I thought Ace could have expanded more on the following:
Why was Peter fired?
The Reunion Tour (barely covered for how huge that was)
The Psycho Circus Tour (again - barely covered)
The Farewell Tour (covered in even less detail)
Perhaps Ace was taking the high road? Maybe he simply can't recall the events? Whatever the reason, the lack of detail made for an average book. Nothing special. Too bad.
94 of 103 found the following review helpful:
How does this guy have any brain cells left? Nov 03, 2011
By Michael J. Coleman
I bought this book because I've been a fan of Ace's since 1975 when I was just 6 years old. The first album I ever bought was "Dressed to Kill". Anyway, this book was an easy read and gives some insight into Ace's personality and work ethic differences between him and the rest of the band. His comments on the other guys are actually fairly minimal. He saves most of his wrath for Gene. Most of it is pretty mild though. He understands his differences between Gene's workaholic/businessman/controlling nature and his won creative/restless/do a bunch of cocaine nature. Ace's upbringing and early life is well detailed here and he got into trouble quite a bit at an early age. He started drinking heavily when he was young and as the timeline of the book progresses so does his drinking and drugging.
On the surface Ace seems like a fun loving party animal, but after a while it is the usual sad story of a man not in touch with his true feelings about life and the reasons for numbing himself out. He's kind of a sad clown in this, but the true musical soul of the band. When he leaves KISS it is because he has grown tired of the grind and the staged nature of their image and show. What he doesn't realize is that he actually needed that structure to live a meaningful life. On the other hand the pressures were too great and he surely would died or killed himself if he had stayed. What is revealing to the outside observer(reader) is that he came close to doing that anyway! He was damned either way. It is nice to see that he has gotten sober. He takes responsibity for most of his actions, but isn't too apologetic about it. I think he sees his former life as some kind numbed out dream state where he just didn't care if he lived or died, he was just on a roller coaster of music, money, sex, drugs and booze. I read this book over a day and a half because I found it engrossing. The bulk of it is from his period in KISS and I wonder if it's just because he cannot remember much of the 80's or 90's. He was extremely messed up at that point. On a dissapointing note, Ace's treatment of women as something other than sexual opportunites leaves a lot to be desired. What is also interesting is he makes no mention of the Kiss and Tell books that so clearly savaged him. He probably just assumes that he was so loaded during those years that most people take it for granted that his judgement was severly impaired. All of that being said, I really have no lower opinion of the man. He's seems pretty honest about his failings and flaws as human being.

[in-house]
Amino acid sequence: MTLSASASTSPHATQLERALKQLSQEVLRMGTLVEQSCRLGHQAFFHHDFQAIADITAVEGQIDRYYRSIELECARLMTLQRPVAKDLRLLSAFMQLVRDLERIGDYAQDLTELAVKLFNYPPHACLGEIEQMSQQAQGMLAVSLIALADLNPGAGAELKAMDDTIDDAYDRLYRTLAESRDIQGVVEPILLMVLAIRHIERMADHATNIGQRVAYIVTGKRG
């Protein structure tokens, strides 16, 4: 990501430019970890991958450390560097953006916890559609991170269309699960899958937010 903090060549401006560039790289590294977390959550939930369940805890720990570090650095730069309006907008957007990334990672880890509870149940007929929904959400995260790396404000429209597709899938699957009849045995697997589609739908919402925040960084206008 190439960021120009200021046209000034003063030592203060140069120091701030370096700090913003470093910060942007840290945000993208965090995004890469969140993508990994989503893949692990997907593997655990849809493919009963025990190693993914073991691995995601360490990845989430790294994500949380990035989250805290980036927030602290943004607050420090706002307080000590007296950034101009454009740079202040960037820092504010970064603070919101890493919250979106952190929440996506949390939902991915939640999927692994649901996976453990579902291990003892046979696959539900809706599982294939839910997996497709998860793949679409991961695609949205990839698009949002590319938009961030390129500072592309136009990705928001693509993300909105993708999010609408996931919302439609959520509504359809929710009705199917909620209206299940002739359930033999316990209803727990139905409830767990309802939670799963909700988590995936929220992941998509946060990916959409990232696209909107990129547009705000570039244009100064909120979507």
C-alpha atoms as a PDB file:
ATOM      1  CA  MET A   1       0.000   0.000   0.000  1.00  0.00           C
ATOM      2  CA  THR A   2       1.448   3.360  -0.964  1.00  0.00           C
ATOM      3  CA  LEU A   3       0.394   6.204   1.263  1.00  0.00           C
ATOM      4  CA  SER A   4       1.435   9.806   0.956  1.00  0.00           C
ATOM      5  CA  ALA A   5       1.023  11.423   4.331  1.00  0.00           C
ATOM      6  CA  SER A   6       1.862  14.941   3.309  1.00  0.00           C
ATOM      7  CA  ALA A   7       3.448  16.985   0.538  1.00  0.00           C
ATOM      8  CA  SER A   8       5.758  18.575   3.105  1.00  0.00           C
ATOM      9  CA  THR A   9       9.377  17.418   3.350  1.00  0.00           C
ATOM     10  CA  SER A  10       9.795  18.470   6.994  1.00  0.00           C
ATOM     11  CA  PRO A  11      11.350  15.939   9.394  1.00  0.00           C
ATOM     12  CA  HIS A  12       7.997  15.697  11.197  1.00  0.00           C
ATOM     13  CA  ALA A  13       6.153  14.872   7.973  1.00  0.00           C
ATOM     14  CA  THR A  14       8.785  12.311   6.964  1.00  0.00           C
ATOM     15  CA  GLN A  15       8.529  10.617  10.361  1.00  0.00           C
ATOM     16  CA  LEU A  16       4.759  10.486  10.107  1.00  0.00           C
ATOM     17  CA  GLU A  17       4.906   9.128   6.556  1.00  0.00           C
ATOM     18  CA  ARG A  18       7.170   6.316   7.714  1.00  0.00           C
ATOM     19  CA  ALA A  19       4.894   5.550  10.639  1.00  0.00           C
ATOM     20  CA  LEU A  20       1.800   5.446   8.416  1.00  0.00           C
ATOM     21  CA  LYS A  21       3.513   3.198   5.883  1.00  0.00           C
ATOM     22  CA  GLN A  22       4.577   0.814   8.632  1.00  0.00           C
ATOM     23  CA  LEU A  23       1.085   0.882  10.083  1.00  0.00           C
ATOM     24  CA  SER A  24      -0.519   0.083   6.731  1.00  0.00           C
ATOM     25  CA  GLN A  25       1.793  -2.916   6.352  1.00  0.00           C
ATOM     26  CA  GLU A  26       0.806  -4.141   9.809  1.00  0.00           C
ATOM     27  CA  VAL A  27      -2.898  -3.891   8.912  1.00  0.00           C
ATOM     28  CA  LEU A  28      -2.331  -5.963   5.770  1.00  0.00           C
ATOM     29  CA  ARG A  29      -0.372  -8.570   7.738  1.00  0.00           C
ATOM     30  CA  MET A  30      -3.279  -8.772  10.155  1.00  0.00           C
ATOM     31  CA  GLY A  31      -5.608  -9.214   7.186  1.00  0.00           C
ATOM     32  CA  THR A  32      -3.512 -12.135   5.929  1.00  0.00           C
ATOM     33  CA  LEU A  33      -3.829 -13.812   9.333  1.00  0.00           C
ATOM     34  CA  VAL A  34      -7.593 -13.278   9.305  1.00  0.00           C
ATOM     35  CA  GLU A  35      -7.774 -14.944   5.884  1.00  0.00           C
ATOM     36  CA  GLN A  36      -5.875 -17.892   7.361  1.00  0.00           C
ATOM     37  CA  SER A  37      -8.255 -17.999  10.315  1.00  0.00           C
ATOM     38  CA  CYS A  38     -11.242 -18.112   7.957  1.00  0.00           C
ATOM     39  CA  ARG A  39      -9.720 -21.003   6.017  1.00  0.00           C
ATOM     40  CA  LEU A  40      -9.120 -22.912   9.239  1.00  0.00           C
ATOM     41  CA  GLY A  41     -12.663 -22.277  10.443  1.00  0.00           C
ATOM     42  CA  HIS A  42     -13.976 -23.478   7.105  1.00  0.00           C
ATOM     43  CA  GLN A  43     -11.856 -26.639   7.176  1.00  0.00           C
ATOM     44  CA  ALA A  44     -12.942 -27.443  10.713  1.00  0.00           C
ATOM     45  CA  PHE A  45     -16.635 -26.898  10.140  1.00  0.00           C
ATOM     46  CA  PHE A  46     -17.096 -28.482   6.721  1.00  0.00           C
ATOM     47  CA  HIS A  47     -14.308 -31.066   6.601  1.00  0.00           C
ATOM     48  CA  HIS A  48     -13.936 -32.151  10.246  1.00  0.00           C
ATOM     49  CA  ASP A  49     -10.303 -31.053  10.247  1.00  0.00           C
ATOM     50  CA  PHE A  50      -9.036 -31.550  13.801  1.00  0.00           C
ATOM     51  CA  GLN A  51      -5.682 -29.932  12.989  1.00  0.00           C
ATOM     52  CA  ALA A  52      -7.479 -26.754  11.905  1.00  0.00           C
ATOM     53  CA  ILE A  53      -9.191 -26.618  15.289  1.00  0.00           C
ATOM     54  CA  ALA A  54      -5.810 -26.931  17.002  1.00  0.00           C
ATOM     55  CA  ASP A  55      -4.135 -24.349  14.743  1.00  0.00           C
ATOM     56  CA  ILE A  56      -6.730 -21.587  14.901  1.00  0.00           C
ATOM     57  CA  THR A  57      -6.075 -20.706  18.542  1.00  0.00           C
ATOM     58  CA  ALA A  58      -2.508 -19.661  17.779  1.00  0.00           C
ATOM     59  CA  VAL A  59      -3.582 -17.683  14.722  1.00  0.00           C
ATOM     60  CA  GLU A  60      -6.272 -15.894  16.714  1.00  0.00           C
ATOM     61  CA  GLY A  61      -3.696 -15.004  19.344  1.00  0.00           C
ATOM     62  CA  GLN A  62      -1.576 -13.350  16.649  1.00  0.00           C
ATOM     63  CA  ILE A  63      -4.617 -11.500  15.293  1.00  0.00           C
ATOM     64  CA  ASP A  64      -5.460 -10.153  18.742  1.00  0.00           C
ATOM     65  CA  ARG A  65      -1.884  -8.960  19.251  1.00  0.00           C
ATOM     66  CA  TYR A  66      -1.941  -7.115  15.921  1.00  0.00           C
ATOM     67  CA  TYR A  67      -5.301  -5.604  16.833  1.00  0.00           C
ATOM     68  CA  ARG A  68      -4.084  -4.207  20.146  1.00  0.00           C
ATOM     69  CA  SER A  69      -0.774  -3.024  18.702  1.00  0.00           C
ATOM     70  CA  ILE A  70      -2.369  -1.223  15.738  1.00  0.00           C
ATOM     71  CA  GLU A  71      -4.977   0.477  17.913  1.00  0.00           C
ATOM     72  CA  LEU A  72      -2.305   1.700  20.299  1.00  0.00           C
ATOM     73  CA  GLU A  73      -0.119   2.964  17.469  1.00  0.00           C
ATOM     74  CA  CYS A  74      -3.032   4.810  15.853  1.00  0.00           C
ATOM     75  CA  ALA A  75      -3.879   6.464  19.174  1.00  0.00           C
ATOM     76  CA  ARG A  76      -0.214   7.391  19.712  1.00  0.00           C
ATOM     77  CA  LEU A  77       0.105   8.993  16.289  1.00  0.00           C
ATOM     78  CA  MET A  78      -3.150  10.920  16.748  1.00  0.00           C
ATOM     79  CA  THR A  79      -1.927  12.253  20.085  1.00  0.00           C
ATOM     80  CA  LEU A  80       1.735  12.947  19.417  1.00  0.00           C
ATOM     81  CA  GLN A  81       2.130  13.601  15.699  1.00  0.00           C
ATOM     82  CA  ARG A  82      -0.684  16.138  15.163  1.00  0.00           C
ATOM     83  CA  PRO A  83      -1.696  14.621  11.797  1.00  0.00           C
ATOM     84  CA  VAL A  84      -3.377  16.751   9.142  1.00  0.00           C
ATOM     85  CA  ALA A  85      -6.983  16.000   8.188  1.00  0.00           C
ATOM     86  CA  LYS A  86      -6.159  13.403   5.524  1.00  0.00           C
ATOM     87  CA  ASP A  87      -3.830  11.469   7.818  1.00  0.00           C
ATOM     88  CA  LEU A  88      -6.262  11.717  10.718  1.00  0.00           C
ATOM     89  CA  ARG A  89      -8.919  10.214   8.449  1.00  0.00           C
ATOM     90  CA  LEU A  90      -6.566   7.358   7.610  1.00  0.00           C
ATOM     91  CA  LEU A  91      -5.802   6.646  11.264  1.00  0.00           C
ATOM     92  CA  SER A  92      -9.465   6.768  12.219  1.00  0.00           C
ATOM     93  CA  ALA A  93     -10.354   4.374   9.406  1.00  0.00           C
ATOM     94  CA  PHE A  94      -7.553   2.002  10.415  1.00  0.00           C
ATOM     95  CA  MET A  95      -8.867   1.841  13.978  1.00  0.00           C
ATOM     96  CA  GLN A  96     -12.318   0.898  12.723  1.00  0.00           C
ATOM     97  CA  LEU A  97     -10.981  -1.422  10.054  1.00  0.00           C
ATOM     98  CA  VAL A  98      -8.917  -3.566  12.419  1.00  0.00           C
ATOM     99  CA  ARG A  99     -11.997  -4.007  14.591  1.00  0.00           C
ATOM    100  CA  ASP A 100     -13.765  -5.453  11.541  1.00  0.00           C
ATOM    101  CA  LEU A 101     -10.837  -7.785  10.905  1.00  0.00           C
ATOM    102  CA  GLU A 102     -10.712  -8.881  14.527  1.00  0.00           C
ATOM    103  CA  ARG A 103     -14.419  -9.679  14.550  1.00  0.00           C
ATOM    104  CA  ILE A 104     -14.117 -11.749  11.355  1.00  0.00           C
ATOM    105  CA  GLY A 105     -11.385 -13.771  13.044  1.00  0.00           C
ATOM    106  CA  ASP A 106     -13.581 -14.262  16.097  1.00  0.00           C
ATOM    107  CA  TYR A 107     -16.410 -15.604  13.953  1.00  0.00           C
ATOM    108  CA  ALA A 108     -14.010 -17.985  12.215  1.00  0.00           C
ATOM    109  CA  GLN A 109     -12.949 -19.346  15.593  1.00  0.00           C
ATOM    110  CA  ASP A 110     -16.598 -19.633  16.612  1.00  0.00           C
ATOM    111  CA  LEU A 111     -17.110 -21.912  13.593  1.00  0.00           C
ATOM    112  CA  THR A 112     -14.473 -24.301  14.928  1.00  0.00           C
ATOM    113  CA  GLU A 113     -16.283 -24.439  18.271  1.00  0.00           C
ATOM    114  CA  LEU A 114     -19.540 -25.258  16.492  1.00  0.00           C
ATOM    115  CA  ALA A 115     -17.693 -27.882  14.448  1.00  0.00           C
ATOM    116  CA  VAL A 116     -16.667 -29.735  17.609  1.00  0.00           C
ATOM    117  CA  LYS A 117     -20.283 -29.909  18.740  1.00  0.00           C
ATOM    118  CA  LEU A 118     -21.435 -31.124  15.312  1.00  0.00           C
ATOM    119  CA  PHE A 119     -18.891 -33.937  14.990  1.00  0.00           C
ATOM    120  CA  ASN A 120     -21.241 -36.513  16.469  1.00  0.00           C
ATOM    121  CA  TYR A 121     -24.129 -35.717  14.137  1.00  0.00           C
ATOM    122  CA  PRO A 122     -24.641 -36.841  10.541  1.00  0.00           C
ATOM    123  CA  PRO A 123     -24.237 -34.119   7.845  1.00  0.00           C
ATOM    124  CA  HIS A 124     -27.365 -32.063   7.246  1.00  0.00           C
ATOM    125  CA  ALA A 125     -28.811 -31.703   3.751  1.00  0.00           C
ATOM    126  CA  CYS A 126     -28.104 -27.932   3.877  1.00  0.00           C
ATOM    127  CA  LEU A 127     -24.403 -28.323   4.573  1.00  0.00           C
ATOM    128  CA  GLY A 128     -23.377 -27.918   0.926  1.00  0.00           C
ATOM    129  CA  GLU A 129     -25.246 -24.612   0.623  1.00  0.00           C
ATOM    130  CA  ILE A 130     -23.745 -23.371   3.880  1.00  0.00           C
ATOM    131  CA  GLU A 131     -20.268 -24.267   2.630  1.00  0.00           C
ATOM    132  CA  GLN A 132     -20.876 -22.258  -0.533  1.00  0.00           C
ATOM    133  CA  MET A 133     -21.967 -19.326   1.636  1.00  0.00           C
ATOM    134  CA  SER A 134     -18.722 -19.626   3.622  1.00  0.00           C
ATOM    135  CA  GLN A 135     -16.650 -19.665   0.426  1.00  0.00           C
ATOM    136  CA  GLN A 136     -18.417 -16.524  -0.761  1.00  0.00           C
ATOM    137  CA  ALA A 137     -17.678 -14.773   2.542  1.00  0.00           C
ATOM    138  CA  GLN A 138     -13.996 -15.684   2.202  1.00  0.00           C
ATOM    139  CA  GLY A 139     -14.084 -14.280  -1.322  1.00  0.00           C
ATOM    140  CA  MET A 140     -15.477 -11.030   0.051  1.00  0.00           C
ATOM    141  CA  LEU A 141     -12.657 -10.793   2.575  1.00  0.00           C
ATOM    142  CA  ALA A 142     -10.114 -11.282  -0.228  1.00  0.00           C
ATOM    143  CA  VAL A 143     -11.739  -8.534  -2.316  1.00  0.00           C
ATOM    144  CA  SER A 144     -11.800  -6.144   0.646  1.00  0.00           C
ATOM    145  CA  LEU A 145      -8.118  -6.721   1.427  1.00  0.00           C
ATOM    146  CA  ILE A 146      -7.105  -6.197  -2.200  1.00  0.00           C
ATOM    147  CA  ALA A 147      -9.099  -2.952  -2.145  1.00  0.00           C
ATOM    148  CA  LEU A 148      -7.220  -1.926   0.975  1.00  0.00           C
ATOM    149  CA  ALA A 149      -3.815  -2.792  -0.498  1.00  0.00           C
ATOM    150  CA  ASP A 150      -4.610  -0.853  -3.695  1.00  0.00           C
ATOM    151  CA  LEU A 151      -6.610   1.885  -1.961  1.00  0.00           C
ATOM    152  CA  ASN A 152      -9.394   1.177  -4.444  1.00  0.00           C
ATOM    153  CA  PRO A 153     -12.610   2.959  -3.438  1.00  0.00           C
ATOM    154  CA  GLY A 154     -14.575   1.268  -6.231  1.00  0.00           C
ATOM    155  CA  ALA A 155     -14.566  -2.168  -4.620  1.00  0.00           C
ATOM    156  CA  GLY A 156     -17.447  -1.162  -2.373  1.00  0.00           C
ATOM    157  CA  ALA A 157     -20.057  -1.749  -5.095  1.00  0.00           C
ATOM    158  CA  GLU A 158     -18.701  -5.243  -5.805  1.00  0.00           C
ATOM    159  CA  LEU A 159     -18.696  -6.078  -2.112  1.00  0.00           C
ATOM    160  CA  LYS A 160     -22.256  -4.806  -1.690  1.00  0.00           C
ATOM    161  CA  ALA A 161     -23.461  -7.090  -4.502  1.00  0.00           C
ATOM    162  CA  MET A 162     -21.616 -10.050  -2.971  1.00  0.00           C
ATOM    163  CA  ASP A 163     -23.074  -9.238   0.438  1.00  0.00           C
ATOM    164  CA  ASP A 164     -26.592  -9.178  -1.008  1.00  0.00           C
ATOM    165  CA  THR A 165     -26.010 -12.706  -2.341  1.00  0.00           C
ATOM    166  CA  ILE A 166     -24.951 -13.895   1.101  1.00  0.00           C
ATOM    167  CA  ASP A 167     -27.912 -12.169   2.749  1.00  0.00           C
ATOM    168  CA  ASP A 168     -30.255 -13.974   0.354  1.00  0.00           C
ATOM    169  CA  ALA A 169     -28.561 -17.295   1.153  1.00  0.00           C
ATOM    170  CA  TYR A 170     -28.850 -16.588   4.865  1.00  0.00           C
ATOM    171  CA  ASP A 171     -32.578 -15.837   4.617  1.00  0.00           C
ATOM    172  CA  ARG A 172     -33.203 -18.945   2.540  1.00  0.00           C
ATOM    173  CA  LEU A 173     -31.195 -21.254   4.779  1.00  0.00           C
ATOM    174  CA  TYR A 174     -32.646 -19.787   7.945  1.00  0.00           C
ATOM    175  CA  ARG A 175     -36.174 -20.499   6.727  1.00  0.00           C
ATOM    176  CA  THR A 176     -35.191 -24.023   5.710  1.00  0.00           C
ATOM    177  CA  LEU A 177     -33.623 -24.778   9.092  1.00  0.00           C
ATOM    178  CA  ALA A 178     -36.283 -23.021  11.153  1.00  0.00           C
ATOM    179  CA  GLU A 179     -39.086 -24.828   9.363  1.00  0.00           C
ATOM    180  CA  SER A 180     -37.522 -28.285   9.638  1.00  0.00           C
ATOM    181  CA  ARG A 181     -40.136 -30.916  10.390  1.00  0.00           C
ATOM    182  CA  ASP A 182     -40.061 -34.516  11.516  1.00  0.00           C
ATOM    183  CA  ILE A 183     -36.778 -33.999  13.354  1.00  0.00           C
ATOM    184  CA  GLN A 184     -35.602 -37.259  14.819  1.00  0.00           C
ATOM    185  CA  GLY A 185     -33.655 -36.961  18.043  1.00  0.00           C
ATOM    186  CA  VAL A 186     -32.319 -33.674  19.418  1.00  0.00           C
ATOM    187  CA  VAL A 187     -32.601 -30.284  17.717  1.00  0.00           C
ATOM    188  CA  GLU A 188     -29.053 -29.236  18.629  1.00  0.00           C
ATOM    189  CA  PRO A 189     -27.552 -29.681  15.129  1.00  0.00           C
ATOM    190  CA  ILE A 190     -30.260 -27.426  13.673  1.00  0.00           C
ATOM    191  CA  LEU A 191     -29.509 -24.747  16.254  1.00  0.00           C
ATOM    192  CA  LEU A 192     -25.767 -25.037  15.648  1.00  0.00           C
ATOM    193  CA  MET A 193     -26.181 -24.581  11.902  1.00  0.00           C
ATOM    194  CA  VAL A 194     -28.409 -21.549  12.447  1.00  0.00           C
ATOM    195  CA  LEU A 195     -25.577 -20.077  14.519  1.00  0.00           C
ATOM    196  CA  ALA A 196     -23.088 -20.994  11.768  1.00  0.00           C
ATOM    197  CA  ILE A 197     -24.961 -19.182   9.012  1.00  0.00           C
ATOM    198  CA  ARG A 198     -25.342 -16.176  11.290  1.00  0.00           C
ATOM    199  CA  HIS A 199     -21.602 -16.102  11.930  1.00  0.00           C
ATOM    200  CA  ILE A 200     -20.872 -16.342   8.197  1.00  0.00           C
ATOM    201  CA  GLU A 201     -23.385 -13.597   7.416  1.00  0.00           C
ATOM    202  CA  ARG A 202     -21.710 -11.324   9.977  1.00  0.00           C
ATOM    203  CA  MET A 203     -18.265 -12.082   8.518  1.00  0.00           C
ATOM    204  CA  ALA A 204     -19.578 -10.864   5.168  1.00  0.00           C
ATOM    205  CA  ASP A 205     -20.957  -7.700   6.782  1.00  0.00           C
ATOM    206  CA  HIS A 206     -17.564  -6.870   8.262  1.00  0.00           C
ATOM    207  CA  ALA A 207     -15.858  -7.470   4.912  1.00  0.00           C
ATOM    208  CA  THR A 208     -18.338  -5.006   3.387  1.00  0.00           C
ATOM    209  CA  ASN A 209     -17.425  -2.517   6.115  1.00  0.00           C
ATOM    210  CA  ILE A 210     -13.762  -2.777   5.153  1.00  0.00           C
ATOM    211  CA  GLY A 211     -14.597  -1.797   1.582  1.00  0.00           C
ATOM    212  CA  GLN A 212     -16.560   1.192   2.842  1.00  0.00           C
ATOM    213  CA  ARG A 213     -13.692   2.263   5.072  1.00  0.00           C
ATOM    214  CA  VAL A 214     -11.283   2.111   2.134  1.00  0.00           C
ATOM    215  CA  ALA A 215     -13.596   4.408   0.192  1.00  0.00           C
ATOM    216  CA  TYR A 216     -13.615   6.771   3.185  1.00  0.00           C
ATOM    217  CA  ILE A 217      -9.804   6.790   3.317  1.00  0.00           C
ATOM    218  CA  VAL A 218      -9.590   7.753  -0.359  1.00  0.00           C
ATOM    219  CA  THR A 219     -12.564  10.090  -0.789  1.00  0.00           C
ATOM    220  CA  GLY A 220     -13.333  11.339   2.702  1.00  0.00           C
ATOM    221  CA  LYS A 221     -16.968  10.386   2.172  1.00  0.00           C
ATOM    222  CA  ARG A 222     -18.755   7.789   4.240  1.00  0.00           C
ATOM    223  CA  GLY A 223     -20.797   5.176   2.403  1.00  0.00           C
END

31 of 32 found the following review helpful:
Interesting read, but very light on details Nov 07, 2011
By David Burke